You may think that this is a petty and what harm can it do? Actually a lot of harm. I have a couple of scenarios that I'd like to indulge in.

One being the attitude to art in Europe, Germany and Switzerland in particular. I undertook an artists' residency in Basel, Switzerland and during that time I met many artists. It seemed many many, more artists were selling work and selling work that wasn't necessarily paintings etc. to adorn peoples' walls. People were buying works as investments and as collectors. One artist used to pay for his expensive dental work with his artwork – it was valued by his dentist that much. Now this wasn't David Hockney or Damian Hirst, it was a middle career sculptor who is quite prominent in the Basel art scene but by no means famous. I can't imagine paying for dental treatment with artwork here in the UK would quite cut it!

The second, an issue that happened just this week with an artist acquaintance of mine. A large ladies high street fashion brand approached this artist to ask if she could do some live illustrations in their store for customers trying on their outfits. No fee was offered but the invitation was accepted, as what a great opportunity it would be to get the work exposed to the public. However, on further enquiry into what fee would be involved, this artist was dropped like a hot potato for reasons that would have been obvious to this brand before asking the artist to be involved. Reading between the lines we both feel that someone else was probably able and willing to do this work for free, but of course we don't know for sure.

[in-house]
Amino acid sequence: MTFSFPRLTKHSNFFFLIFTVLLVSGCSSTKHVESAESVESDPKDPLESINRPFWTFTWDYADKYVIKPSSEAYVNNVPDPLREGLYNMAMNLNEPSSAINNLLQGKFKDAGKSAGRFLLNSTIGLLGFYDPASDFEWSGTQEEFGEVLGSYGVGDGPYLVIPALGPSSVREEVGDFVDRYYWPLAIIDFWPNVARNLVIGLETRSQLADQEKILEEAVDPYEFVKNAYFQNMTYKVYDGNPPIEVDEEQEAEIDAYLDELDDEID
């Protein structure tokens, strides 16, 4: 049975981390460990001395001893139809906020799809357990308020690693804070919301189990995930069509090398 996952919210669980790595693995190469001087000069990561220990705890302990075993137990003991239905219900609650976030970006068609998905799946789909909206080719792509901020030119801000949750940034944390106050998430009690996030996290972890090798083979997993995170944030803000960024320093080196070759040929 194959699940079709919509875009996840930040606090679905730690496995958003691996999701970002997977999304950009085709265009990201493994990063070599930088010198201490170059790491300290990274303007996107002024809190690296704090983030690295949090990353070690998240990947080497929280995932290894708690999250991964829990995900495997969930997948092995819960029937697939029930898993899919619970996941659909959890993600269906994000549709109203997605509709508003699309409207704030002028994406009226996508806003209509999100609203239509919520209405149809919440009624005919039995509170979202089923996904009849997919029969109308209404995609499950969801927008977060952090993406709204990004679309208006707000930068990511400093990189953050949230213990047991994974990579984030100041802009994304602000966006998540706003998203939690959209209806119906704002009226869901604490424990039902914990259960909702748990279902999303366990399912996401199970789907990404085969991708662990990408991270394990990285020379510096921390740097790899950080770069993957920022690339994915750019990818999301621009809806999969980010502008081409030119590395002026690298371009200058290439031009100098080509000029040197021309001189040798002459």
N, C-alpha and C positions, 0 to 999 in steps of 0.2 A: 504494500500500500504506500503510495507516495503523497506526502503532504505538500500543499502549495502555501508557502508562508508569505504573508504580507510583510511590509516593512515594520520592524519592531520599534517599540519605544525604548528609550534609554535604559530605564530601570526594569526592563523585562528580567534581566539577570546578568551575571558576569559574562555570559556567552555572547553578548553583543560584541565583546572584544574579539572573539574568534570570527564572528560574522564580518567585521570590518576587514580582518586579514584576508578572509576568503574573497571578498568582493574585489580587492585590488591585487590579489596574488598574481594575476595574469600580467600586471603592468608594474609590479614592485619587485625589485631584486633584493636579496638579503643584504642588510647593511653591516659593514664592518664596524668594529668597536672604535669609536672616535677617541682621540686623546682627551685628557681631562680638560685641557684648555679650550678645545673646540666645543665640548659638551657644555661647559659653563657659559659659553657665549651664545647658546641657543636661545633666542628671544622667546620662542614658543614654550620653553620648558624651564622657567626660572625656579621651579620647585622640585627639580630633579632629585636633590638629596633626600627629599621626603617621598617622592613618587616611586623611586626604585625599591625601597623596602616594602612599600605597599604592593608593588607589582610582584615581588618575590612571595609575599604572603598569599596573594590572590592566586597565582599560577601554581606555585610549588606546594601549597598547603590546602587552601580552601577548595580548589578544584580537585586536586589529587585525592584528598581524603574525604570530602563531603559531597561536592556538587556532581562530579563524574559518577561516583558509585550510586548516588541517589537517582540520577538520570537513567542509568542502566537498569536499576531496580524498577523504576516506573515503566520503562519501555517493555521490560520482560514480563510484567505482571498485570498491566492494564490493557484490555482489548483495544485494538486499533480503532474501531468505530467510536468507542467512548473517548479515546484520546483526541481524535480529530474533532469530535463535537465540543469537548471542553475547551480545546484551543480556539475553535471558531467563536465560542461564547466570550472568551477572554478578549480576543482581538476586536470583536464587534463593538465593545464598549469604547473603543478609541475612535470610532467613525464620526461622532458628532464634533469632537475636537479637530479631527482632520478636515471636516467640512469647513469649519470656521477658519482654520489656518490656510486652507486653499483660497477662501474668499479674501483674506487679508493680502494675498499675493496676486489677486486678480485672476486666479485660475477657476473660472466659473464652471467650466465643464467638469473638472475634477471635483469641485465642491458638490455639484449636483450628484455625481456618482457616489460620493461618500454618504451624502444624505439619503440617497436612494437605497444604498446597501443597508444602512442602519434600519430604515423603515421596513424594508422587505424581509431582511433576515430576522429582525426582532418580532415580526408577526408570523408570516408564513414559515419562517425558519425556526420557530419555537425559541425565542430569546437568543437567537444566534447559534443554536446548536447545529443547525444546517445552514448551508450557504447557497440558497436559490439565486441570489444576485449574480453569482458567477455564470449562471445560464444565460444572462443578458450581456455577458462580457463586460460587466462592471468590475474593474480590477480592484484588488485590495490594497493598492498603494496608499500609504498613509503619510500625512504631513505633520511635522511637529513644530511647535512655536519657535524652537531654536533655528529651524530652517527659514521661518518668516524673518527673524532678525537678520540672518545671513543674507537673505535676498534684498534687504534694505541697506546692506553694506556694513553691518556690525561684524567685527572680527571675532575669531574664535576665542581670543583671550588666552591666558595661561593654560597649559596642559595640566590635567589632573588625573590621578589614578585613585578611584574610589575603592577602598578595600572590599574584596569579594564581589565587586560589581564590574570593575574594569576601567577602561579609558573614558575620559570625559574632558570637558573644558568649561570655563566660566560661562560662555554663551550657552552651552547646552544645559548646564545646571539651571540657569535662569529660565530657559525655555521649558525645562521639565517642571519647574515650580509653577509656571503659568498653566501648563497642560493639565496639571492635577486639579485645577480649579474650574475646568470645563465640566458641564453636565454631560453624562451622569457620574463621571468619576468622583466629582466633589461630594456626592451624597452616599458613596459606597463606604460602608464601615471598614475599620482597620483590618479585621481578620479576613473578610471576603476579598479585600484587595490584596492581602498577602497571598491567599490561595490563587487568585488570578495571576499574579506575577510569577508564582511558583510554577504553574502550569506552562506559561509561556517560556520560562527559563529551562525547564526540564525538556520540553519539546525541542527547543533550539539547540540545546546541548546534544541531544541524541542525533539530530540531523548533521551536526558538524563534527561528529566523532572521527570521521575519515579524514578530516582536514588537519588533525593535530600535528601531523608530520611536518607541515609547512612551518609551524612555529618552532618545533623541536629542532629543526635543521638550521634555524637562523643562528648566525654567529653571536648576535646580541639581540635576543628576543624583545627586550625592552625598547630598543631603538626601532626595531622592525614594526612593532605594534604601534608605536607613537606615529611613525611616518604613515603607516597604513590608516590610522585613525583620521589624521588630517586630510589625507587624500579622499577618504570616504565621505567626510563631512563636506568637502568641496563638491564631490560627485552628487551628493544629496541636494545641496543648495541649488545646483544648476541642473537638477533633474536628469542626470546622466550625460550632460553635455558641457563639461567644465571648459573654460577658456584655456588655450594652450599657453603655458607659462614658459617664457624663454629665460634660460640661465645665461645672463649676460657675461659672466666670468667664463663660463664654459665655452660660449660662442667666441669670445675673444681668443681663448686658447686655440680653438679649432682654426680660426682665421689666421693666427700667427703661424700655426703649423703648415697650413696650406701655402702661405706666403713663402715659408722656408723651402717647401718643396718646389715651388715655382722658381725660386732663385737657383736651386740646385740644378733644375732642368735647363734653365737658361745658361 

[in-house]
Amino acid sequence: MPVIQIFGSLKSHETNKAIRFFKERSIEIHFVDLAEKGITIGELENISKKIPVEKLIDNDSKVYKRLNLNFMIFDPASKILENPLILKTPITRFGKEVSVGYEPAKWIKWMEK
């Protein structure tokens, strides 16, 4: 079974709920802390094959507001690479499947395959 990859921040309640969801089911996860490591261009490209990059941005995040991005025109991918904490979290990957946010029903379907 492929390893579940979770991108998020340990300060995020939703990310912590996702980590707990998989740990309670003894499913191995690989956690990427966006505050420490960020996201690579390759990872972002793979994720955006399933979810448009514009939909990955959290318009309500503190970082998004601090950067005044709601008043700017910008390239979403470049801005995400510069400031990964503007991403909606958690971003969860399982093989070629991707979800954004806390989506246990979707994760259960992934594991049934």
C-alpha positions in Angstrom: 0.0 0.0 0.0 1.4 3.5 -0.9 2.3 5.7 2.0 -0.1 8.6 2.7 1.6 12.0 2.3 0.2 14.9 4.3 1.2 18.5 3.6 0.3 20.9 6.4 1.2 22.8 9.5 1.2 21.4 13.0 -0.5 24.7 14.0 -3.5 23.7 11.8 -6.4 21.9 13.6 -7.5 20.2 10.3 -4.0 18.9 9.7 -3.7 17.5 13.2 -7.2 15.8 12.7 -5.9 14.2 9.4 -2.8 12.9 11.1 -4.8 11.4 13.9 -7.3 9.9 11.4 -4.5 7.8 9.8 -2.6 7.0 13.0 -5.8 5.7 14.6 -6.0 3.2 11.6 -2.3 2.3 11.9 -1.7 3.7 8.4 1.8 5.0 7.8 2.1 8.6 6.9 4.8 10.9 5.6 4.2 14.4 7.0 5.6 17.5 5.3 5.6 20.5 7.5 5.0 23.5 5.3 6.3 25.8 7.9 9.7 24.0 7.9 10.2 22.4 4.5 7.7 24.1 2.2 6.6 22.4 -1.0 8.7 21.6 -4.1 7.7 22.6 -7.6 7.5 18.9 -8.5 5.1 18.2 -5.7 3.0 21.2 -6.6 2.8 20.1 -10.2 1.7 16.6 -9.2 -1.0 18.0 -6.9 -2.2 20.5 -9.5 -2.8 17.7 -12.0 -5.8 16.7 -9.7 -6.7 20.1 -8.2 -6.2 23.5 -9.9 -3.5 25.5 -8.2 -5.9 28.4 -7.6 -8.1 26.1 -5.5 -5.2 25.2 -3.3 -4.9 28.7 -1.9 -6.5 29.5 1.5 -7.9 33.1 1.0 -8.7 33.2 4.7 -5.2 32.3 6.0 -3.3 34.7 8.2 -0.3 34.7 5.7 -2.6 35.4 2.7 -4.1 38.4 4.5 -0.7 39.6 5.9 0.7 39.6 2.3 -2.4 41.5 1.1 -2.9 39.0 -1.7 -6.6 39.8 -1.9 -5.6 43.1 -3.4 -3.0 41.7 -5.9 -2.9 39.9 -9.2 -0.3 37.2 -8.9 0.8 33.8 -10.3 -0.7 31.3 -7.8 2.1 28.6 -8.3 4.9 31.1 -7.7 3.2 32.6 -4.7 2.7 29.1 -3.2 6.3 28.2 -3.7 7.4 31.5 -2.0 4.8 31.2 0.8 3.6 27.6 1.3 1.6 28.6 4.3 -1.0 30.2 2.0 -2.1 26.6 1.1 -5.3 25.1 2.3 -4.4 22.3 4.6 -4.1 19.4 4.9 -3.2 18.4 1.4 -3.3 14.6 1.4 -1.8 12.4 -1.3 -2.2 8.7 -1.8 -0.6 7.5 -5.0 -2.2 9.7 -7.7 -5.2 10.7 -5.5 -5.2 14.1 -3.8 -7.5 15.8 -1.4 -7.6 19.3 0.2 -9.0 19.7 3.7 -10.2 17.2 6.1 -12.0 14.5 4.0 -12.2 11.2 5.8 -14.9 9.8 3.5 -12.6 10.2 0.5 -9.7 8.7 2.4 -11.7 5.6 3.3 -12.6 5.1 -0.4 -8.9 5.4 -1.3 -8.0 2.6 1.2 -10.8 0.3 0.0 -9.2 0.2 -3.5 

So we have come in full circle, with our person having not made a penny from her artistic endeavours because society doesn't value what artists do.

Where I am going with this? Back to the question of "I understand parents' concern that an art degree might not be the best qualification for making a living". 2 successful artists one whom we've featured on our blog Matt Hulse goes on to say "Arts subjects studied rarely feed directly into specific 'careers'. Art schools can't 'make' people into artists. Only the individual can decide to take on that daunting role – it's an internal thing that involves discipline and sacrifice – and part of understanding that role is accepting that art, as a practice, may never lead to material wealth".

Artist Andrea Geile says, "I know loads of people who never made any income from the subject they studied, in many different fields! Often due to the fact that they actually didn't really like what they studied. And we all know frustrated artists, loads of them. It is a hard profession and many things have to align to make an arts practice possible."

Does this mean it's a bad option? I can't answer that for you, I know for me it wasn't. We'll let you decide that for yourself. Nothing is easy, aren't the best things in life worth fighting for? If society valued the work of artists more then perhaps it would be more financially rewarding but the satisfaction of producing, showing and yes selling artwork is rewarding in itself. Having creativity in your life is essential to be healthy (I believe), how and to what extent you get that is different for everyone. 

If this has left you still wondering how to make an art portfolio for college or university or if you're confused about the best way to go forward and the difference between art and design then our eBooks will help you. 

Creating a sensational art college portfolio

Please leave a comment below if you wish, we'd love to hear your thoughts.


Also published on Medium.